Charlie was not killed because of her sexuality, but as part of a greater trend, it was troubling, especially when Supernatural already had a reputation for killing off women. The show began with a classic “woman in the refrigerator” trope with the death of Mary Winchester (Samantha Smith) propelling the entire story. But in the wake of all this controversy, and a change in showrunner, did Supernatural listen? It’s possible. The baton of leadership was passed form Carver to longtime writer Andrew Dabb, and we ended season eleven with that first, legendary fridging undone and Mary Winchester resurrected.
Mary’s return signaled, many fans hoped, a change in the way women were regarded on the show, and for much of season twelve, that seemed to be the case. Mary was not just the idealized mother the Winchesters had dreamed of for decades. She was a complex and flawed character dealing with her own demons (figurative and literal, as is always the case on this show). Even so, the season ended again with the death of another beloved woman, this one also deaf, with the killing of hunter Eileen Leahey (Shoshannah Stern). We also lost Billie the reaper (Lisa Berry) and Rowena (Ruth Connell). It was not encouraging.
Fans had flashbacks to Charlie’s death, but then, in the season twelve finale, “All Along the Watchtower,” the show introduced an alternate reality where Sam and Dean Winchester were never born, and thus never stopped the apocalypse. This barren world was a warzone ruled by angels, but the silver lining was that some of the fan favorites that ended up collateral damage to the Winchester saga were very much alive in that world. The first we met was Bobby (Jim Beaver), and earlier this season, we were treated to a slightly twitchier and traumatized version of Kevin Tran (Osric Chau), advanced placement prophet of the Lord. But while these returns were wonderful, the character that kept coming up any time fans (or even the cast) were asked who they’d like to see return was Charlie.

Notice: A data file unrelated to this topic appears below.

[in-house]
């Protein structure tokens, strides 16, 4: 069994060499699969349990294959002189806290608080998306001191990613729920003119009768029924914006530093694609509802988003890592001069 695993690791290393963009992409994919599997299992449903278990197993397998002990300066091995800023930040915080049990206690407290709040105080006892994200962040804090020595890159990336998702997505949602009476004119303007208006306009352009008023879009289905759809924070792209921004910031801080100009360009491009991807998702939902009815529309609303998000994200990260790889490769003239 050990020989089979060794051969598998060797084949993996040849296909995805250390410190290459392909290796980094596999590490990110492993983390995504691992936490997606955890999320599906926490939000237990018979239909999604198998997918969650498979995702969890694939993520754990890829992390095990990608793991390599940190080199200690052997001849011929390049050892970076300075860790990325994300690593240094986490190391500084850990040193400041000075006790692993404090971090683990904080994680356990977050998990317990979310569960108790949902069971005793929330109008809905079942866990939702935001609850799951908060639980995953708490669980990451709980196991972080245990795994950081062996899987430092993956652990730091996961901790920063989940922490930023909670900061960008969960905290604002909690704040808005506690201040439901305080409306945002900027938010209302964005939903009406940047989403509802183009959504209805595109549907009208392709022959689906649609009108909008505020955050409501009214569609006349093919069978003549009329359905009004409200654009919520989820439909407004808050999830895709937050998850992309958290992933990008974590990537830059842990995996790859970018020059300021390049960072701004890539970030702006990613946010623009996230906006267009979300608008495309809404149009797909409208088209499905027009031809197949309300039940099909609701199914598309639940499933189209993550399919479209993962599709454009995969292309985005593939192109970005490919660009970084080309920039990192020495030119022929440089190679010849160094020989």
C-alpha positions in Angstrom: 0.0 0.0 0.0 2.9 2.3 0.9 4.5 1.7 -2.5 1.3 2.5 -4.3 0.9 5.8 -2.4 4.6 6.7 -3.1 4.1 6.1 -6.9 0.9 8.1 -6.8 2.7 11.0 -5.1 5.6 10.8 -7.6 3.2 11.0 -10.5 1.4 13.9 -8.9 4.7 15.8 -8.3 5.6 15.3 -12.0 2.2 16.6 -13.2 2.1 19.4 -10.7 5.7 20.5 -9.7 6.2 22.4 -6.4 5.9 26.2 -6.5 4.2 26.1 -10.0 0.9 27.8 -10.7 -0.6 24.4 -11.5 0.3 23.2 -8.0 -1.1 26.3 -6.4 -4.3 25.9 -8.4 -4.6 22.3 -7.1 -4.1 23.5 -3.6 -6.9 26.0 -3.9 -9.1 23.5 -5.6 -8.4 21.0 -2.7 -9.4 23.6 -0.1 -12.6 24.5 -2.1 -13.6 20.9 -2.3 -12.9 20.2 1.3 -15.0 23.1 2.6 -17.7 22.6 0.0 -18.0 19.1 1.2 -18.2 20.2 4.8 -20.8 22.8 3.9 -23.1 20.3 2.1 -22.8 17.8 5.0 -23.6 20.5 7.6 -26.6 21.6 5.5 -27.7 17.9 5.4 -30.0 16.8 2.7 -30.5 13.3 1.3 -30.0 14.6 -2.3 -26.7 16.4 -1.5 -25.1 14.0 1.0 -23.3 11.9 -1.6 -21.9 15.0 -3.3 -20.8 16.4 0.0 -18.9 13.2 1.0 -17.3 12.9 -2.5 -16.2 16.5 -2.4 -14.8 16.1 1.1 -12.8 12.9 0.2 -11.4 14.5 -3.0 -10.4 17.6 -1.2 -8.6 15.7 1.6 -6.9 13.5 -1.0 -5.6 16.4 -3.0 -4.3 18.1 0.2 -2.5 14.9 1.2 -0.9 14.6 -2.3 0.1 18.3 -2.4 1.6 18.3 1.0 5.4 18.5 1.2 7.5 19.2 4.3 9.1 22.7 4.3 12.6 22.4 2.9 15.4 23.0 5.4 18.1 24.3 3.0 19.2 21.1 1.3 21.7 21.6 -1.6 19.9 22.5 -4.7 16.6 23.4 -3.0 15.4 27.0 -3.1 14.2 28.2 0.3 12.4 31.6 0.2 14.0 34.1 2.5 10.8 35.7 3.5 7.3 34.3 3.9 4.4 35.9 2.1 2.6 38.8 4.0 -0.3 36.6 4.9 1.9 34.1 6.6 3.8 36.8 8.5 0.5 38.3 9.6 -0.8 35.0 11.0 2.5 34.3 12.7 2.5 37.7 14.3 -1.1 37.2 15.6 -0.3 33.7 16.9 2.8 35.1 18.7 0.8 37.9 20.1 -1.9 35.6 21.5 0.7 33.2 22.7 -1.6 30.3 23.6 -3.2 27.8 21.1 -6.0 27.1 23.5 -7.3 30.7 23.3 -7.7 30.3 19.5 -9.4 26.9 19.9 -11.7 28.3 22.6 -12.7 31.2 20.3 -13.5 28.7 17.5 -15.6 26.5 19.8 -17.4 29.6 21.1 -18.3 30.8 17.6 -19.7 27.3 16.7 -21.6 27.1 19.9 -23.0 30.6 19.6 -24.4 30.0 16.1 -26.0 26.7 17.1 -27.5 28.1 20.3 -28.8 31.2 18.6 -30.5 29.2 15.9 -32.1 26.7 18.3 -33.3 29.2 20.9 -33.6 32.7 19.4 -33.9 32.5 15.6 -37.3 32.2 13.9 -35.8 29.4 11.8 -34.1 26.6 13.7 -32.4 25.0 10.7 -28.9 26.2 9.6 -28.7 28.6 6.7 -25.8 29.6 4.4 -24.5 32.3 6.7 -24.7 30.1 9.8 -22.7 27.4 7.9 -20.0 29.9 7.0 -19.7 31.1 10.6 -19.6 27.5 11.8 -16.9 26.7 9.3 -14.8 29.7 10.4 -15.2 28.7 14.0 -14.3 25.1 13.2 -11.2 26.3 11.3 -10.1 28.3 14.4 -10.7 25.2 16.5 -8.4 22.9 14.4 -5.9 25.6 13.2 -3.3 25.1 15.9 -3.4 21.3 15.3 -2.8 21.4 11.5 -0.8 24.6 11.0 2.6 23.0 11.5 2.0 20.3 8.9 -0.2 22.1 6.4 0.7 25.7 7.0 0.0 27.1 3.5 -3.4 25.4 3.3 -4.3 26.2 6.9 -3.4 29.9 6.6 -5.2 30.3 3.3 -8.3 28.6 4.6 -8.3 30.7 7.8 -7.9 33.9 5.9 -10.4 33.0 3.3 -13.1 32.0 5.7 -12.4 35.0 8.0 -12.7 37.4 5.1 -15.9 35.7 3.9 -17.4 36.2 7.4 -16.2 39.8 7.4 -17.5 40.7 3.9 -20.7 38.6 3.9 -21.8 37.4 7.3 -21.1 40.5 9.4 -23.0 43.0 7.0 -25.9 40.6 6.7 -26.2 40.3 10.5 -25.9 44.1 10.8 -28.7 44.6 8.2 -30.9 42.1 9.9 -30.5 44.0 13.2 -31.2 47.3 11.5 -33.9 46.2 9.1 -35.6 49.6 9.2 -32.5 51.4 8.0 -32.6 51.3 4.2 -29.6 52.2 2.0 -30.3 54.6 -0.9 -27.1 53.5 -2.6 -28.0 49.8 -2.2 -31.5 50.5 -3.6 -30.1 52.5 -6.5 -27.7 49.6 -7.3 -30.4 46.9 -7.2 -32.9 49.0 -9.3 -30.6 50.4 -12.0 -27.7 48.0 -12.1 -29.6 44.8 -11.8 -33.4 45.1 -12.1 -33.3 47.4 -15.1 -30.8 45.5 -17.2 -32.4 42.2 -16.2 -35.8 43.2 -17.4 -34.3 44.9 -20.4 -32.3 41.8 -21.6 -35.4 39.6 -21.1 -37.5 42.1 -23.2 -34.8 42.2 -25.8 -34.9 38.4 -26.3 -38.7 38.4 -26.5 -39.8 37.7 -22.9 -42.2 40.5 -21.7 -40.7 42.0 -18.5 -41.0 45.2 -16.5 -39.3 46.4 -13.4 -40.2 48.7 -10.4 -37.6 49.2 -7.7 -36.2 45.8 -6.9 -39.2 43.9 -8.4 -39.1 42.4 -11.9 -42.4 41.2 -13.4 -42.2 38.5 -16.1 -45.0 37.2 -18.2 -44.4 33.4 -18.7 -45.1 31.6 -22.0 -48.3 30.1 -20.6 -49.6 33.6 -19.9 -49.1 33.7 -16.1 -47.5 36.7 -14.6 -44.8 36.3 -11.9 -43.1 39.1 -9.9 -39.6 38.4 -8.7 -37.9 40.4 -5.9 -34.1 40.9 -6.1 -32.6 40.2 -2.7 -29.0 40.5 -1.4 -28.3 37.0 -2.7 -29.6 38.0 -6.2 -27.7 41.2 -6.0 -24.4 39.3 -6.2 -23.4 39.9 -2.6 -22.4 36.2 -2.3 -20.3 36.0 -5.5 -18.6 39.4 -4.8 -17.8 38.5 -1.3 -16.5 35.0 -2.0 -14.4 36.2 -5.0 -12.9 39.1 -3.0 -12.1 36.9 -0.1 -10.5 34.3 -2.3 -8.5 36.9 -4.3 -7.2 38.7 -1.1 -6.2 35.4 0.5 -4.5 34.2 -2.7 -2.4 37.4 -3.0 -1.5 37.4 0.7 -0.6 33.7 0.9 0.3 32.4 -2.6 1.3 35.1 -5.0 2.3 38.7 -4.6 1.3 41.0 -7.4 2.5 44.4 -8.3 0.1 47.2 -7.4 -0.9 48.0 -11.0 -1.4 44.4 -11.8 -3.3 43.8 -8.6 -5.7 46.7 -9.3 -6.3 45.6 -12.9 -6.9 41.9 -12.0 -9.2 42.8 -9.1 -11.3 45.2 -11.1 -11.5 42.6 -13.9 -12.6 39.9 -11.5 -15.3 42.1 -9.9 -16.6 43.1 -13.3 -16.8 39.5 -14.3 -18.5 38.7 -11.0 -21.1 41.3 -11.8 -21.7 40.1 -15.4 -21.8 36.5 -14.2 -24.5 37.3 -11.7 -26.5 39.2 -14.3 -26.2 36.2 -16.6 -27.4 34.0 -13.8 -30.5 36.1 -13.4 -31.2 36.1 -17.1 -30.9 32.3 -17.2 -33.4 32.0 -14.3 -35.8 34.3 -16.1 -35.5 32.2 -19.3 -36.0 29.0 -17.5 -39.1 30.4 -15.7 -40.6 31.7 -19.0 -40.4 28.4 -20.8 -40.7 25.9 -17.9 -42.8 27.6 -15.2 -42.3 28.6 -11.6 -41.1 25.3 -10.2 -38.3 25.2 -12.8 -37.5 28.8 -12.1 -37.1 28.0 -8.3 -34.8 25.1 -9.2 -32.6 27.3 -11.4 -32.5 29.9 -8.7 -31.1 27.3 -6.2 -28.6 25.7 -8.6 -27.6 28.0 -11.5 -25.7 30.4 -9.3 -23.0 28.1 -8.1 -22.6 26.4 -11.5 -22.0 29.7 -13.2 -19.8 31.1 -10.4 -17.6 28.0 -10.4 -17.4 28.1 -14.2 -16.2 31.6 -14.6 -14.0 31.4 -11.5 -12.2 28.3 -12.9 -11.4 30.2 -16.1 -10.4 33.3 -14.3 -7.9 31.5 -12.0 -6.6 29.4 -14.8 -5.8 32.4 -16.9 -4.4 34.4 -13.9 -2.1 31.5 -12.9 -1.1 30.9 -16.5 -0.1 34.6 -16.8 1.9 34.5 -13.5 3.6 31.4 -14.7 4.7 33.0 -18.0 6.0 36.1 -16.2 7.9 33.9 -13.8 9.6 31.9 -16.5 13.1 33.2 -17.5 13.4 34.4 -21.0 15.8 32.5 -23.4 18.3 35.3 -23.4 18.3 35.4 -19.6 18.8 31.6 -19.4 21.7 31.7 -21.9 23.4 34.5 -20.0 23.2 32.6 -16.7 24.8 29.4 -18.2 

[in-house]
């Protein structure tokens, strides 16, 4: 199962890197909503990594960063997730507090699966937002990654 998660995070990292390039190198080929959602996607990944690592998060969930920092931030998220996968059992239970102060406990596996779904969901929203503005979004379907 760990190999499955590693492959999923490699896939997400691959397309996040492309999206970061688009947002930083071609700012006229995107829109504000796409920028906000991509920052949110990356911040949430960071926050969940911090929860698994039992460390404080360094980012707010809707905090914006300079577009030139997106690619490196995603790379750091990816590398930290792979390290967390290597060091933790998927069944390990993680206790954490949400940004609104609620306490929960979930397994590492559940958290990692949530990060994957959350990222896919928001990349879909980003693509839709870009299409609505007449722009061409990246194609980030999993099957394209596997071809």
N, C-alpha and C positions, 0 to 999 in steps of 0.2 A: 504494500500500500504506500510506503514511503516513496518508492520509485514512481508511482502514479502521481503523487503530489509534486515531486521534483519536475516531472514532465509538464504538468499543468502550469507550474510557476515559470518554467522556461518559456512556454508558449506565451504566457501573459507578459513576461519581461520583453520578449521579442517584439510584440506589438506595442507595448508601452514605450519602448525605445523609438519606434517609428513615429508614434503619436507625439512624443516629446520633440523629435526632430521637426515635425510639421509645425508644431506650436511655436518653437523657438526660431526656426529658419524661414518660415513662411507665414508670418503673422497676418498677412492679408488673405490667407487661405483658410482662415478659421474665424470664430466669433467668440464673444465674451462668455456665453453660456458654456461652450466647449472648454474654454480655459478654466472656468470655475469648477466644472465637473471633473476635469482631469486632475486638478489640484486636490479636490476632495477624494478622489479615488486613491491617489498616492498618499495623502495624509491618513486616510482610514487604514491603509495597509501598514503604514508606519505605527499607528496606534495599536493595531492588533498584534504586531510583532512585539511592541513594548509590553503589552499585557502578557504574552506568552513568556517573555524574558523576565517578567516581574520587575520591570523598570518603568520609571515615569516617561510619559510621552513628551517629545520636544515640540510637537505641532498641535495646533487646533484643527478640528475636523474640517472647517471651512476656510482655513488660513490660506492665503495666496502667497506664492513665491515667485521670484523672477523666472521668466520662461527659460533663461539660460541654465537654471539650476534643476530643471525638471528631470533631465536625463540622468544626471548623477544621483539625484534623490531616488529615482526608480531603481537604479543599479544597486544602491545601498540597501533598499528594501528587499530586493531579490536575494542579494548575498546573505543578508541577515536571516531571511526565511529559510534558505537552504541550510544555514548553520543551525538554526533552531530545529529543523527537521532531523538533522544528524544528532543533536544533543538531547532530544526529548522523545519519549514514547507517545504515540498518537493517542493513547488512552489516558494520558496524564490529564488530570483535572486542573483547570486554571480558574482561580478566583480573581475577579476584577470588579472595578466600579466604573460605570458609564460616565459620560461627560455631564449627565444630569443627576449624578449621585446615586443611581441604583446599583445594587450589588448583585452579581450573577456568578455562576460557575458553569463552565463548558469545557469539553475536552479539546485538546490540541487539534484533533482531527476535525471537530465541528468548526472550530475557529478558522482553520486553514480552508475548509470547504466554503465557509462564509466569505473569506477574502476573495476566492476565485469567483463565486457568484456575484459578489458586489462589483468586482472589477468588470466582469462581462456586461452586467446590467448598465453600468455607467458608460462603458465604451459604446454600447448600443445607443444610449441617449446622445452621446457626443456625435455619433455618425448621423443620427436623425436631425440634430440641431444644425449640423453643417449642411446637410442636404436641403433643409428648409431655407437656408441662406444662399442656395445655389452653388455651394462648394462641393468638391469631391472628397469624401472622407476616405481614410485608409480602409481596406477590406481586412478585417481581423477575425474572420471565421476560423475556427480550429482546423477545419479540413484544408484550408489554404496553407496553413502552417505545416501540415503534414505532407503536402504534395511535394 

For a while, it didn’t seem like a return was in the cards. After all, Felicia Day has been pretty busy since her exit: her book, You’re Never Weird on The Internet (Almost); a book tour; her Geek and Sundry Website; roles in the Mystery Science Theater reboot and The Magicians, among others; and, oh, creating a new human life in the form of her adorable daughter, Calliope. Somehow, though, the stars aligned for Day’s return. In a way, it’s been the season of resurrection. Of five major characters that died in the final episodes of the season, three have returned, along with others.